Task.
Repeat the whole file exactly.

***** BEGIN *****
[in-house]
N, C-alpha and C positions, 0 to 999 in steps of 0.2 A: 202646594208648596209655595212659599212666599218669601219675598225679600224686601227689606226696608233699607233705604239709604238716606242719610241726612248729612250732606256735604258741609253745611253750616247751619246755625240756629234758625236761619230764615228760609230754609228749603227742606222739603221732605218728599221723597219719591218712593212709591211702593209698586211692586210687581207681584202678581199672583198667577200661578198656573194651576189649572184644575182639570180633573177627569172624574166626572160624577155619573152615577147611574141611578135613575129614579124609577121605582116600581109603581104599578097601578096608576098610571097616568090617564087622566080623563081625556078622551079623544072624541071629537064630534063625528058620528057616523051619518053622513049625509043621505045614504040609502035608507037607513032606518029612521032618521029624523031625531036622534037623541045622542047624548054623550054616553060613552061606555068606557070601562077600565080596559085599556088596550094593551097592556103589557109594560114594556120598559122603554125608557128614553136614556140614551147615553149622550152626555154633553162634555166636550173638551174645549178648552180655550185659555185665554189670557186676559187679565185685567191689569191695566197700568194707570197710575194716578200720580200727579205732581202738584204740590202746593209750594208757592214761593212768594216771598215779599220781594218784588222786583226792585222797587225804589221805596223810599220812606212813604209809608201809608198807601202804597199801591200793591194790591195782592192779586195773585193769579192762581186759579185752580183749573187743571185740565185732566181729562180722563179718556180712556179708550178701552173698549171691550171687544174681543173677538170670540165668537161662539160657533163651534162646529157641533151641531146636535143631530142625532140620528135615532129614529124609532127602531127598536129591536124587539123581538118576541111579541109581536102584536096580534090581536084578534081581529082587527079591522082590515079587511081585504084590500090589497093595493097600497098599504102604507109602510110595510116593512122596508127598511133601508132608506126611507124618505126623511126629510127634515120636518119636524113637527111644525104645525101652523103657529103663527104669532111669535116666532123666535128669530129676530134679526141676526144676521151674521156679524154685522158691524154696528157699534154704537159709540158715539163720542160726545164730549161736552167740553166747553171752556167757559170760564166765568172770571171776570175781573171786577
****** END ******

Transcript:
[in-house]
N, C-alpha and C positions, 0 to 999 in steps of 0.2 A: 202646594208648596209655595212659599212666599218669601219675598225679600224686601227689606226696608233699607233705604239709604238716606242719610241726612248729612250732606256735604258741609253745611253750616247751619246755625240756629234758625236761619230764615228760609230754609228749603227742606222739603221732605218728599221723597219719591218712593212709591211702593209698586211692586210687581207681584202678581199672583198667577200661578198656573194651576189649572184644575182639570180633573177627569172624574166626572160624577155619573152615577147611574141611578135613575129614579124609577121605582116600581109603581104599578097601578096608576098610571097616568090617564087622566080623563081625556078622551079623544072624541071629537064630534063625528058620528057616523051619518053622513049625509043621505045614504040609502035608507037607513032606518029612521032618521029624523031625531036622534037623541045622542047624548054623550054616553060613552061606555068606557070601562077600565080596559085599556088596550094593551097592556103589557109594560114594556120598559122603554125608557128614553136614556140614551147615553149622550152626555154633553162634555166636550173638551174645549178648552180655550185659555185665554189670557186676559187679565185685567191689569191695566197700568194707570197710575194716578200720580200727579205732581202738584204740590202746593209750594208757592214761593212768594216771598215779599220781594218784588222786583226792585222797587225804589221805596223810599220812606212813604209809608201809608198807601202804597199801591200793591194790591195782592192779586195773585193769579192762581186759579185752580183749573187743571185740565185732566181729562180722563179718556180712556179708550178701552173698549171691550171687544174681543173677538170670540165668537161662539160657533163651534162646529157641533151641531146636535143631530142625532140620528135615532129614529124609532127602531127598536129591536124587539123581538118576541111579541109581536102584536096580534090581536084578534081581529082587527079591522082590515079587511081585504084590500090589497093595493097600497098599504102604507109602510110595510116593512122596508127598511133601508132608506126611507124618505126623511126629510127634515120636518119636524113637527111644525104645525101652523103657529103663527104669532111669535116666532123666535128669530129676530134679526141676526144676521151674521156679524154685522158691524154696528157699534154704537159709540158715539163720542160726545164730549161736552167740553166747553171752556167757559170760564166765568172770571171776570175781573171786577